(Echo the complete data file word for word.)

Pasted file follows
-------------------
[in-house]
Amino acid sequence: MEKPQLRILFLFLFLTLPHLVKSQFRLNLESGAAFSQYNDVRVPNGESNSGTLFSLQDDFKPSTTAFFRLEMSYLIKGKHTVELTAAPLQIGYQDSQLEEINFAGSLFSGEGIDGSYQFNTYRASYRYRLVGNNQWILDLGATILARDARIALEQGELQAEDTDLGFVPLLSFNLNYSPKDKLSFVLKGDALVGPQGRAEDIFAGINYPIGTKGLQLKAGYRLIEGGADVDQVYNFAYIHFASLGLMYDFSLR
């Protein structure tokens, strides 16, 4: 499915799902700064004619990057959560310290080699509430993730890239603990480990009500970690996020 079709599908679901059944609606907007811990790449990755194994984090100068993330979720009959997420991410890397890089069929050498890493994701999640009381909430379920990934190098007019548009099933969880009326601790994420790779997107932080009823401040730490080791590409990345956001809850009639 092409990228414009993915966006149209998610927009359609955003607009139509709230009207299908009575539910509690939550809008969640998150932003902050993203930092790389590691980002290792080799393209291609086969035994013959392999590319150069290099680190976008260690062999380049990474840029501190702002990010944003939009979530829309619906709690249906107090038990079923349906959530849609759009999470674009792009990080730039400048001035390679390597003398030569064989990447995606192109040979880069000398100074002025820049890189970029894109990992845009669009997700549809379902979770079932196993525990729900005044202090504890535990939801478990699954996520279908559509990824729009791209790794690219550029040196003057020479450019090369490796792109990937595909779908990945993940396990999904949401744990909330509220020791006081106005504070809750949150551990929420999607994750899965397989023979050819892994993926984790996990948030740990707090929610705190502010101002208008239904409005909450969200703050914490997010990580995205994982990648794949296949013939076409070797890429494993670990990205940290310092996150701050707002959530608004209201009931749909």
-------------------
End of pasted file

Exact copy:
[in-house]
Amino acid sequence: MEKPQLRILFLFLFLTLPHLVKSQFRLNLESGAAFSQYNDVRVPNGESNSGTLFSLQDDFKPSTTAFFRLEMSYLIKGKHTVELTAAPLQIGYQDSQLEEINFAGSLFSGEGIDGSYQFNTYRASYRYRLVGNNQWILDLGATILARDARIALEQGELQAEDTDLGFVPLLSFNLNYSPKDKLSFVLKGDALVGPQGRAEDIFAGINYPIGTKGLQLKAGYRLIEGGADVDQVYNFAYIHFASLGLMYDFSLR
């Protein structure tokens, strides 16, 4: 499915799902700064004619990057959560310290080699509430993730890239603990480990009500970690996020 079709599908679901059944609606907007811990790449990755194994984090100068993330979720009959997420991410890397890089069929050498890493994701999640009381909430379920990934190098007019548009099933969880009326601790994420790779997107932080009823401040730490080791590409990345956001809850009639 092409990228414009993915966006149209998610927009359609955003607009139509709230009207299908009575539910509690939550809008969640998150932003902050993203930092790389590691980002290792080799393209291609086969035994013959392999590319150069290099680190976008260690062999380049990474840029501190702002990010944003939009979530829309619906709690249906107090038990079923349906959530849609759009999470674009792009990080730039400048001035390679390597003398030569064989990447995606192109040979880069000398100074002025820049890189970029894109990992845009669009997700549809379902979770079932196993525990729900005044202090504890535990939801478990699954996520279908559509990824729009791209790794690219550029040196003057020479450019090369490796792109990937595909779908990945993940396990999904949401744990909330509220020791006081106005504070809750949150551990929420999607994750899965397989023979050819892994993926984790996990948030740990707090929610705190502010101002208008239904409005909450969200703050914490997010990580995205994982990648794949296949013939076409070797890429494993670990990205940290310092996150701050707002959530608004209201009931749909």